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Inside the Market / Market Trends

What Can the Paris Real Estate Market Expect With Hollande as President?

French Socialist Party (PS) presidential candidate Francois Hollande delivers a speech to supporters after winning the second round of the French presidential elections

With François Hollande as President, the first Socialist President elected since Mitterand, many are wondering how this will affect property values and taxes, as well as what other changes might be in store.

Hollande’s platform is to put an end to austerity measures, close tax loopholes, and decrease unemployment, but he has shed little light on his plans for the real estate market.  What we do know is that Hollande has spoken of imposing rent controls based on establishing reference prices, city by city. Also, Hollande intends to multiply social housing. He expects the construction of 150,000 social housing per year against 90,000 in 2011.


Supporters at La Place de la Bastille after Hollande won 52% of French votes.

Supporters at La Place de la Bastille after Hollande won 52% of French votes.

Hollande’s announced plan to raise taxes on those who make more than 1M euros per year to 75% is rumored to have spurred a handful of wealthy French residents to consider relocating outside of France. While some may ultimately pursue this tax strategy, we don’t envision enough people abandoning their friends, family and lives in France to create any glut of properties on the market.    In fact, wealthy foreign buyers account for much of the high end property market in Paris and they are not impacted by income tax in France.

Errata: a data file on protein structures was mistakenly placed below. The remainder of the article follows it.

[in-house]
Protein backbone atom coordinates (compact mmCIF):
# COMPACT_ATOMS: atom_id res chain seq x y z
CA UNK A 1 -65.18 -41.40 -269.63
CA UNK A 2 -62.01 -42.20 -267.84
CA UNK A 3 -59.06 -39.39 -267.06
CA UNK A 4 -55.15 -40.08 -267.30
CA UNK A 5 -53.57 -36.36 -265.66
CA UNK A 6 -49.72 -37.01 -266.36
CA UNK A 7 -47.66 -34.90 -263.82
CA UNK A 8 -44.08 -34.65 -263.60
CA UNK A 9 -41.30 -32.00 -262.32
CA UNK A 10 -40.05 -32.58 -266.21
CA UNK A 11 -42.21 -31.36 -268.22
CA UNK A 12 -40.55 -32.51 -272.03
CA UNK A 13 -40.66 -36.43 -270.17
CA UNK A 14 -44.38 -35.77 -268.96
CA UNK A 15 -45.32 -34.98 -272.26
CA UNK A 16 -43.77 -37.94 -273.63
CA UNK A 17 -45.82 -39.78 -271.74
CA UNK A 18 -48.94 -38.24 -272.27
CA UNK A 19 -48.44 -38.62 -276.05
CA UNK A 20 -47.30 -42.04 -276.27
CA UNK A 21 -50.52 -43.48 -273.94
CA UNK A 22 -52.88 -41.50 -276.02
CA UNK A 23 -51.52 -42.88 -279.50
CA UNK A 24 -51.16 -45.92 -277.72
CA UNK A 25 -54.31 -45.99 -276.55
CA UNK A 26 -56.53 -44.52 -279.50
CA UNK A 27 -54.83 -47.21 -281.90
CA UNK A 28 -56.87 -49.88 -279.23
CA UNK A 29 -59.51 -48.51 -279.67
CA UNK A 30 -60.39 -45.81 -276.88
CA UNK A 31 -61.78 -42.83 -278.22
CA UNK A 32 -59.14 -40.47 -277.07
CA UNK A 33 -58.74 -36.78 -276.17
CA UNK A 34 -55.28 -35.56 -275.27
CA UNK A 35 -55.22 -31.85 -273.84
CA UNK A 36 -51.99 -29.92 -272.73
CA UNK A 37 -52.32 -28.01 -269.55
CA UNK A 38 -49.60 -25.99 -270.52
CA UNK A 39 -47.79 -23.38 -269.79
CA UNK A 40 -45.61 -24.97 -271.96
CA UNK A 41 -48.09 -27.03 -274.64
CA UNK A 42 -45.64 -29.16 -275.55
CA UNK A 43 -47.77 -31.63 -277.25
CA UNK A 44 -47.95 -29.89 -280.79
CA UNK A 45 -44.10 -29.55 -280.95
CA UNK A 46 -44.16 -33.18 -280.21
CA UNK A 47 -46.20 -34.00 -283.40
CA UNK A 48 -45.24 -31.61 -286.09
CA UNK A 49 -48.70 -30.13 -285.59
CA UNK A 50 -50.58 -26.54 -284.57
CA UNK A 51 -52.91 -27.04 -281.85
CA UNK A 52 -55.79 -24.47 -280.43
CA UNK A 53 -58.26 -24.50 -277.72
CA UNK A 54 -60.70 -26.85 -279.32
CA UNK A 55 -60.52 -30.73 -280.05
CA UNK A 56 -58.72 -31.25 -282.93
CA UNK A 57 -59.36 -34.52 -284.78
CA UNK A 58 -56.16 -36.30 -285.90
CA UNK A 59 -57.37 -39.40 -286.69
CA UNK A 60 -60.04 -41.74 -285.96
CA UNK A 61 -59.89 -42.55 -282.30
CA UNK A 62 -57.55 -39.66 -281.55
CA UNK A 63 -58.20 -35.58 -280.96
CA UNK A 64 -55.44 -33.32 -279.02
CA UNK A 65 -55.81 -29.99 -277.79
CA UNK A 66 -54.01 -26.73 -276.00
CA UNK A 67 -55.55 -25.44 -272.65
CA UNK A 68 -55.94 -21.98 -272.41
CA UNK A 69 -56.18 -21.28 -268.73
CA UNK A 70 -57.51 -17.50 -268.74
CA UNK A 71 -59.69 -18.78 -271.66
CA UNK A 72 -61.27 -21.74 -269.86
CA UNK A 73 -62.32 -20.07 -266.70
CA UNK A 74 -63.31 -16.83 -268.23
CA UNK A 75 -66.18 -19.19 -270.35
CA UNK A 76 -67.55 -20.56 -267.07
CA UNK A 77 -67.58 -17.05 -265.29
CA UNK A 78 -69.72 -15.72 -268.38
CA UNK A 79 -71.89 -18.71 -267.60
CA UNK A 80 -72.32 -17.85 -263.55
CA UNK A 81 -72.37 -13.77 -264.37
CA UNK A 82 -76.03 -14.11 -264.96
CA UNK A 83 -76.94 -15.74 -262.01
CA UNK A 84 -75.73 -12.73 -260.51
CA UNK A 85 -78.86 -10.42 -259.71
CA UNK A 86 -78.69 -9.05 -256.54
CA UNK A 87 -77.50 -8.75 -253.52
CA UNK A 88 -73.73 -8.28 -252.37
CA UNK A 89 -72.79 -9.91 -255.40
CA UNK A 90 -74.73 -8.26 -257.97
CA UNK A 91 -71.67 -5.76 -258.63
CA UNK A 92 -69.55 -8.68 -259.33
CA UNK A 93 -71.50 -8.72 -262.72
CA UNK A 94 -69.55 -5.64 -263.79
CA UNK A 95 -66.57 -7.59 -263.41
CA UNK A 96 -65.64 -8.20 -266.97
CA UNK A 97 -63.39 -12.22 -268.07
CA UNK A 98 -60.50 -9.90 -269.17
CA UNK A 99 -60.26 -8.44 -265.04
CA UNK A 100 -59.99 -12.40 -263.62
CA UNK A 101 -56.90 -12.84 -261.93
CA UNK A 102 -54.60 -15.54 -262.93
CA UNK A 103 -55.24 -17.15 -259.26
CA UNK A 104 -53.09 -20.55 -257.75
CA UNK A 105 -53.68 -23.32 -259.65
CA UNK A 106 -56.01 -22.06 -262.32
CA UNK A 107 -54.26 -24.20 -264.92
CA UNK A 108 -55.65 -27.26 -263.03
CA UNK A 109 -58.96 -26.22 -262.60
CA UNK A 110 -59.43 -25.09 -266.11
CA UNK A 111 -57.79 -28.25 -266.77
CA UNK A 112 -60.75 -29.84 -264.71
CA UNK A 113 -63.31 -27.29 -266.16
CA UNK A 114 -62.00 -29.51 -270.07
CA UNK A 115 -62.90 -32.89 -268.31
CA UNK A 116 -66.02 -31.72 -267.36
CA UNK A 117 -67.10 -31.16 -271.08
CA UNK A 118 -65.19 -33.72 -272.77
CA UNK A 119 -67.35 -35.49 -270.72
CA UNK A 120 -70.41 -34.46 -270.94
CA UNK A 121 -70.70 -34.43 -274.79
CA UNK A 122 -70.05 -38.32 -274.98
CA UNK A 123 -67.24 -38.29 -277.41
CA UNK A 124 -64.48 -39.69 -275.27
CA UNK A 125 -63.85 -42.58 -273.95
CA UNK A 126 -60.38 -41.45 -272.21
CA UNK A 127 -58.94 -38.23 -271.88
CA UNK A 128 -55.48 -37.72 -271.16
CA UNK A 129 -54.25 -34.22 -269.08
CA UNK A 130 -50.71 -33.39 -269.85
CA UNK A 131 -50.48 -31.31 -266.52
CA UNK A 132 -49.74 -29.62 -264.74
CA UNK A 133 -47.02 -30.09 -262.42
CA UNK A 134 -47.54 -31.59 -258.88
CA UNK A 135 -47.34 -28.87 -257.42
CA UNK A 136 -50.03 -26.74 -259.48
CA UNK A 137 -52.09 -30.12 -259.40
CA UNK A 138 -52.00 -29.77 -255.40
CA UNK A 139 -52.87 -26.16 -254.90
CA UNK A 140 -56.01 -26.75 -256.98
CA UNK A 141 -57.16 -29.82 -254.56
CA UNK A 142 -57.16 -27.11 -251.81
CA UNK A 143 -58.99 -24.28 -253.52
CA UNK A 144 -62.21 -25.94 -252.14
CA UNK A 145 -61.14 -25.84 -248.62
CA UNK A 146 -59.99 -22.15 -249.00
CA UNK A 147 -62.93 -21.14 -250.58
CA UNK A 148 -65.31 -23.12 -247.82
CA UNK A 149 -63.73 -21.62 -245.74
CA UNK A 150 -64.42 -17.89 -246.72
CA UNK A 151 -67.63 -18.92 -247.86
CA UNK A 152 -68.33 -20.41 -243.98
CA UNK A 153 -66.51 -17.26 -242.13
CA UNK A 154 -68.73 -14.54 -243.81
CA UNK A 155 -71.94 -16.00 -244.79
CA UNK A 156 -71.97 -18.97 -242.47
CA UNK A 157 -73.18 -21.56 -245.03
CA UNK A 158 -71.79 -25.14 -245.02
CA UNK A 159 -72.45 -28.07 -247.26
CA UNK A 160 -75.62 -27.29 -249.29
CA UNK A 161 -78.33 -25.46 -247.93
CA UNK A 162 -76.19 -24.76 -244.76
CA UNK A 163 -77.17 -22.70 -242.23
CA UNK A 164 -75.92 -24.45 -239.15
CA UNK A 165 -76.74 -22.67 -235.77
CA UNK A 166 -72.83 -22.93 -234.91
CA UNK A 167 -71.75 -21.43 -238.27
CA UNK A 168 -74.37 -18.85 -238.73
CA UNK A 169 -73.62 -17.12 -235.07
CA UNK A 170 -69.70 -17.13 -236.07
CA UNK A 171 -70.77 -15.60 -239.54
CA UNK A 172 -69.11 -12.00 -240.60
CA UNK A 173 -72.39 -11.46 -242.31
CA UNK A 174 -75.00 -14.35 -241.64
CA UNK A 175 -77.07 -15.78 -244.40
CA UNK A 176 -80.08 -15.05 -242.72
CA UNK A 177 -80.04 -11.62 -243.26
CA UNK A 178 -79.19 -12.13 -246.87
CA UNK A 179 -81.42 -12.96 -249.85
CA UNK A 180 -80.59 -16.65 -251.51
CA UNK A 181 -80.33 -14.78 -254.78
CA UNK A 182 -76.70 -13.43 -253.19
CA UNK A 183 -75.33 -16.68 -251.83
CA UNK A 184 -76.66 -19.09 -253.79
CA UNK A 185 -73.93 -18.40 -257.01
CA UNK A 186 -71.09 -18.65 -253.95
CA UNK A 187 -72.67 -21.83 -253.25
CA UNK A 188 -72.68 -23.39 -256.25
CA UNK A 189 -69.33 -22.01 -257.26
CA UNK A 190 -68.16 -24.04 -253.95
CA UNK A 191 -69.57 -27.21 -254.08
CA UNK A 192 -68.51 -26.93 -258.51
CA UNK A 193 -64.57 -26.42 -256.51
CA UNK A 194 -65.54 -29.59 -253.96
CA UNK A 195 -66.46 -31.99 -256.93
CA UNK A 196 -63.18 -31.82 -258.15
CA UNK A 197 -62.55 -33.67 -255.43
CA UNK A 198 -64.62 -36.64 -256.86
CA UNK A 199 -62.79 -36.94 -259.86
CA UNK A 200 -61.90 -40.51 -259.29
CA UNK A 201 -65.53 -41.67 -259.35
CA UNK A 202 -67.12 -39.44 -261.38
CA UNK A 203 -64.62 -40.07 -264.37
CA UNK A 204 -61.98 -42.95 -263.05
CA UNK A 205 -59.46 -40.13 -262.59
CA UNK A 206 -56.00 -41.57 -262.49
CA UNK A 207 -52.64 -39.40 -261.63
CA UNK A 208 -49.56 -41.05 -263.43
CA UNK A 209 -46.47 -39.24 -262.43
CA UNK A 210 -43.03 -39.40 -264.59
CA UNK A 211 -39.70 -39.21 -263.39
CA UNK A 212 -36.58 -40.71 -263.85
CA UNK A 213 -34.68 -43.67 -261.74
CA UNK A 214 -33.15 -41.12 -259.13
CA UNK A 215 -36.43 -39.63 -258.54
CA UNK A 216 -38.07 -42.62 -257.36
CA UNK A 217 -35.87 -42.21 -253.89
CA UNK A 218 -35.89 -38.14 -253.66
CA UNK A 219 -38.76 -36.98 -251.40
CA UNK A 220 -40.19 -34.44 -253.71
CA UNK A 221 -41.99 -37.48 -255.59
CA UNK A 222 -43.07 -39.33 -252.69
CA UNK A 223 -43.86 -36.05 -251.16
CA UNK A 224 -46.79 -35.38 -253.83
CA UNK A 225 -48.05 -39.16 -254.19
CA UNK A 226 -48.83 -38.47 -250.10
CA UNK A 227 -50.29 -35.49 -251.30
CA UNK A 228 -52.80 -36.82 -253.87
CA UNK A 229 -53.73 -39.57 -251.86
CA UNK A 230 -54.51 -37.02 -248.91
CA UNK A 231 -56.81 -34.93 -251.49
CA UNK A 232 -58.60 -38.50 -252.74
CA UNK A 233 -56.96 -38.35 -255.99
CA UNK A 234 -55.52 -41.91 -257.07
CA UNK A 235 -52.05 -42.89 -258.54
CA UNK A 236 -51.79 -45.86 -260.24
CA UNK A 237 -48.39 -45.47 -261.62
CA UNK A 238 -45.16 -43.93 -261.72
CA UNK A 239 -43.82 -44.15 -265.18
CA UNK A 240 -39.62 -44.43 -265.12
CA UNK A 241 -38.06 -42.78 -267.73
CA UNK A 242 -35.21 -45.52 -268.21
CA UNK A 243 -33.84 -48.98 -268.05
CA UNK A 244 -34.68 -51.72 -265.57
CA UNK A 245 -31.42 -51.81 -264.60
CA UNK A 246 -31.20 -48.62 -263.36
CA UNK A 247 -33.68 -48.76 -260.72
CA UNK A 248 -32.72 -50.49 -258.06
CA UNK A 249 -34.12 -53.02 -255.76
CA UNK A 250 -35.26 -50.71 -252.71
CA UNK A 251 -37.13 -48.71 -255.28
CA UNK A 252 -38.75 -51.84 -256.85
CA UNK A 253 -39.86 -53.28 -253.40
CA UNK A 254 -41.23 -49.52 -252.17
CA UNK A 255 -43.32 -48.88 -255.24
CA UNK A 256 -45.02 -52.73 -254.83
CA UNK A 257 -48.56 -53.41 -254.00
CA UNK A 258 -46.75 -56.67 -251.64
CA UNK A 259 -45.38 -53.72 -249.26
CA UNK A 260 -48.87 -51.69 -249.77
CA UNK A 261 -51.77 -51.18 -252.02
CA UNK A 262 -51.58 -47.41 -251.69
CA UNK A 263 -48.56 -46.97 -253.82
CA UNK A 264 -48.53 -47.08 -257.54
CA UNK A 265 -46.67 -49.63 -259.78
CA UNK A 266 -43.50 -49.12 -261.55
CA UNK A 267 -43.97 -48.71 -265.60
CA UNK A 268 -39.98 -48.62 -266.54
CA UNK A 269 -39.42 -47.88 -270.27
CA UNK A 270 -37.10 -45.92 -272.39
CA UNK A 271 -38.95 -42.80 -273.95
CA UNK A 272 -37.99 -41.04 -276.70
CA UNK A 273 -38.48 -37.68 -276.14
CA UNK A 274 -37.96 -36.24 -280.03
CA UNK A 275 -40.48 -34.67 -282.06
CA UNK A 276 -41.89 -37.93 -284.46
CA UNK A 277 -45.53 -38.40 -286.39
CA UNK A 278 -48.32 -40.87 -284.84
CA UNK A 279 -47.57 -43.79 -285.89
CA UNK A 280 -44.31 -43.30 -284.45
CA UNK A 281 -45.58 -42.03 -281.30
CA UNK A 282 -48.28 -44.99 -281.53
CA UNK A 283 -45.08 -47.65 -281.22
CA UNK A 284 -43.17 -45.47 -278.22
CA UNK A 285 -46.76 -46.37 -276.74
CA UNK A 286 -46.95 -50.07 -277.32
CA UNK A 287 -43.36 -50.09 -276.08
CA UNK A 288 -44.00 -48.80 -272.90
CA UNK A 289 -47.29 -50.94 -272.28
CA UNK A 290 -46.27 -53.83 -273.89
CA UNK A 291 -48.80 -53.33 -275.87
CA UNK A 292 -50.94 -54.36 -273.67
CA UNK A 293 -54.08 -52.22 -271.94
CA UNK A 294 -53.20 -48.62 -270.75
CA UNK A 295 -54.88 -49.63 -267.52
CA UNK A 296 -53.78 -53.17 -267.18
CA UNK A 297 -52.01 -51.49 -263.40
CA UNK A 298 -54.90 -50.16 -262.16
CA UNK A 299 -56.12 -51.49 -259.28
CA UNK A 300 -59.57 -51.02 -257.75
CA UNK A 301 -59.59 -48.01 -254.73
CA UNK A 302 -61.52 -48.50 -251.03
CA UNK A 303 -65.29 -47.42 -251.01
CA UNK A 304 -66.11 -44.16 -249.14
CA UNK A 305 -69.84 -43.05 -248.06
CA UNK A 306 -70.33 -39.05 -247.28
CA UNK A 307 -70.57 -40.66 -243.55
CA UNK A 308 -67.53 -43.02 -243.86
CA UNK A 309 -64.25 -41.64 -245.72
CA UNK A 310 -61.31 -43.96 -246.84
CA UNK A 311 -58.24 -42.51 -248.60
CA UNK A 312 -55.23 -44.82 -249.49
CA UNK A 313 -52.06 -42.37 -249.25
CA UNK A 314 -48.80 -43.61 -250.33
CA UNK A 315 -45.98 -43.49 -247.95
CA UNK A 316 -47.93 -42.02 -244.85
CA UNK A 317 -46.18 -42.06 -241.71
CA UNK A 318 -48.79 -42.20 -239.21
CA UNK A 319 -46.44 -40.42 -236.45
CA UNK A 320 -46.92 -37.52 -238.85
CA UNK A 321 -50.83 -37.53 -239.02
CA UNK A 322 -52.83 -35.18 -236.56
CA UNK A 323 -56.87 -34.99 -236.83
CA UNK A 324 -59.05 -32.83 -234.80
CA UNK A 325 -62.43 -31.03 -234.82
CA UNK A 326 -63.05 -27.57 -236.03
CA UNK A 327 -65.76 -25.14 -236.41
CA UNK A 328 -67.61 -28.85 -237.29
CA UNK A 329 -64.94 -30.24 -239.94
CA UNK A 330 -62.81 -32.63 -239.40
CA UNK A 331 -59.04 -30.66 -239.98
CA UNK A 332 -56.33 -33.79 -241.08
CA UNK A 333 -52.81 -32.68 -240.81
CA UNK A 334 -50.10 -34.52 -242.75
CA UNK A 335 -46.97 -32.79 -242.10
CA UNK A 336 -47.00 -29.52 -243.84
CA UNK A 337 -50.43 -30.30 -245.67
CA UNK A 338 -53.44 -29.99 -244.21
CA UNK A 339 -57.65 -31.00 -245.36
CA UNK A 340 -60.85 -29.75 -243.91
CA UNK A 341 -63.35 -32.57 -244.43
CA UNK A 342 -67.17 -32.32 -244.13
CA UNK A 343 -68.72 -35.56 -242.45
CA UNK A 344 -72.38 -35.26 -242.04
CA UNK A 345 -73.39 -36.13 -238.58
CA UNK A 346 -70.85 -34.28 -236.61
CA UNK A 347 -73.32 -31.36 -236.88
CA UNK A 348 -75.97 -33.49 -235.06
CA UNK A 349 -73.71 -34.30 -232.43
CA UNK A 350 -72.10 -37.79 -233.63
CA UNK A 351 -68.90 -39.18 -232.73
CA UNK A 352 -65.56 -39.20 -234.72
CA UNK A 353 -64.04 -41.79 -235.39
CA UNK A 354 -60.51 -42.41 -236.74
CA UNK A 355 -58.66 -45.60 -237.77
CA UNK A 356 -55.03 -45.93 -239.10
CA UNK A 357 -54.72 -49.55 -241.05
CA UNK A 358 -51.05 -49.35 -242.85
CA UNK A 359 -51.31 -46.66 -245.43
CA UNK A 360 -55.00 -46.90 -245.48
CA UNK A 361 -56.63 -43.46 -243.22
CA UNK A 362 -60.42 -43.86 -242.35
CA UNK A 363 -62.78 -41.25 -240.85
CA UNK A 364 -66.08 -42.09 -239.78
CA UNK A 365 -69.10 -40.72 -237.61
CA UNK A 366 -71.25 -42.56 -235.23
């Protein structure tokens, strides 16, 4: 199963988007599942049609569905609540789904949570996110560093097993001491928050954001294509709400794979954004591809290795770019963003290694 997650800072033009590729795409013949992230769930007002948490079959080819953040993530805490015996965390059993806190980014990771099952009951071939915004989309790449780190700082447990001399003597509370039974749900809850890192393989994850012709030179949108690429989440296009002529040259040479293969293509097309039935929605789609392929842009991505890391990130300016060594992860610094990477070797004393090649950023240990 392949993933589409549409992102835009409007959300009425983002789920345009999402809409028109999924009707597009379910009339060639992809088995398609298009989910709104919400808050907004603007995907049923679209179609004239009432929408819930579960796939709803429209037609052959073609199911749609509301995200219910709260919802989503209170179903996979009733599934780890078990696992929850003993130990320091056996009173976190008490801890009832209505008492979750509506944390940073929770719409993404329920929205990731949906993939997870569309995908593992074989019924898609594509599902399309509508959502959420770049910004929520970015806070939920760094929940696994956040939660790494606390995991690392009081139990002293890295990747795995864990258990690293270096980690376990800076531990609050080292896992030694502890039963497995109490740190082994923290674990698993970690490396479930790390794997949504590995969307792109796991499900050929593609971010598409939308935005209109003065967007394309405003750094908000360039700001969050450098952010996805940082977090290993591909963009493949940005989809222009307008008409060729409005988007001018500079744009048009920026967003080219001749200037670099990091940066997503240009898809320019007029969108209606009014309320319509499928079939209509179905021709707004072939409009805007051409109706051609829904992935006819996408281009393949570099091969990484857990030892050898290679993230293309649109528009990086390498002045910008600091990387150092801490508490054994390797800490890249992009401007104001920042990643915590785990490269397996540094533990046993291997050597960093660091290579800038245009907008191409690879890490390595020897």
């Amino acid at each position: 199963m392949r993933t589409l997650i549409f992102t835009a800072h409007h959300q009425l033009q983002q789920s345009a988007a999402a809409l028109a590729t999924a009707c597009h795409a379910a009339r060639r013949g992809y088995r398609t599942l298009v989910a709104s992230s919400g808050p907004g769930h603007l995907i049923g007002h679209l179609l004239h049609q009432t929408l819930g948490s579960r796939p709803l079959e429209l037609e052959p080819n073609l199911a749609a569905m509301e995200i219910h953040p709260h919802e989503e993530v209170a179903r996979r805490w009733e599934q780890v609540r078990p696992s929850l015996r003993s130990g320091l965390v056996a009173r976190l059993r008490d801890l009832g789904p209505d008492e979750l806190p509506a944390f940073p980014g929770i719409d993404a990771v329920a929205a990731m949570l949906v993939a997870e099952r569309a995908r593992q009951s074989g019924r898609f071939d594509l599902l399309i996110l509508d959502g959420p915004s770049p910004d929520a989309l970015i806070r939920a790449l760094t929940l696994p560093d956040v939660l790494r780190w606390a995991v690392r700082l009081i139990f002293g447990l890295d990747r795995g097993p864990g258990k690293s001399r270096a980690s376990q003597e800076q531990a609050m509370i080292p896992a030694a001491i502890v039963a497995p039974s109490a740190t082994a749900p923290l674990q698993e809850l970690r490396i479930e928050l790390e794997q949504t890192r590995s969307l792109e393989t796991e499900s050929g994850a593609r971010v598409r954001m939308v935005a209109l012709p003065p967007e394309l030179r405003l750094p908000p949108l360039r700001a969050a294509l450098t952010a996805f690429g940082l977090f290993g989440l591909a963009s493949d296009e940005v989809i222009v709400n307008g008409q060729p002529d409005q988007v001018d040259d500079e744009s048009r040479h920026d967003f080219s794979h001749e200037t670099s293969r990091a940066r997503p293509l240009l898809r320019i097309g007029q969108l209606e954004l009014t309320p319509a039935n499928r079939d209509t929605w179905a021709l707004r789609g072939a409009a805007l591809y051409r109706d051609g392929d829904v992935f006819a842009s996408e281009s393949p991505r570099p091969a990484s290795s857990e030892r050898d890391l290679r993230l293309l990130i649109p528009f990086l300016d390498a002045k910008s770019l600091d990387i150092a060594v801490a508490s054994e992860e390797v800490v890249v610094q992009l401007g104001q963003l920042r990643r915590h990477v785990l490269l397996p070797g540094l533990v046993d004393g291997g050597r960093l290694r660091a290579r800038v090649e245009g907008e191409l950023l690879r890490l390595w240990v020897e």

With the Paris real estate market at the forefront of news last year for its record jump in prices, potential buyers are wondering if those levels can be sustained.  But don’t forget that the market needed to catch up following two years where the world-wide credit crunch virtually shut down the real estate market.  Though conditions have eased since then, allowing the market to rebound, France has always kept a tight rein on credit and this, coupled with relatively high closing costs on property purchases, discourages speculators and prevent the kinds of housing bubbles seen in other markets in 2009-2010.

Despite some uncertainty following the election and the ongoing Eurozone crisis,  the Paris real estate market should continue to set the gold standard for safe investments. Paris still fits the fundamental criteria for prime property investments: a sought-after location with scarce supply, transparent legislation and high resale potential—and with prices below those in London and just above New York, Paris still offers exceptionally good value.

People buy residential property abroad for three main reasons: relocation, investment and enjoyment.  Lifestyle buyers, or lifestyle and investment buyers, are not particularly concerned about the Euro. They tend to want to spend time in the locations they are buying and know that in the long run they will hold value, whatever the currency.


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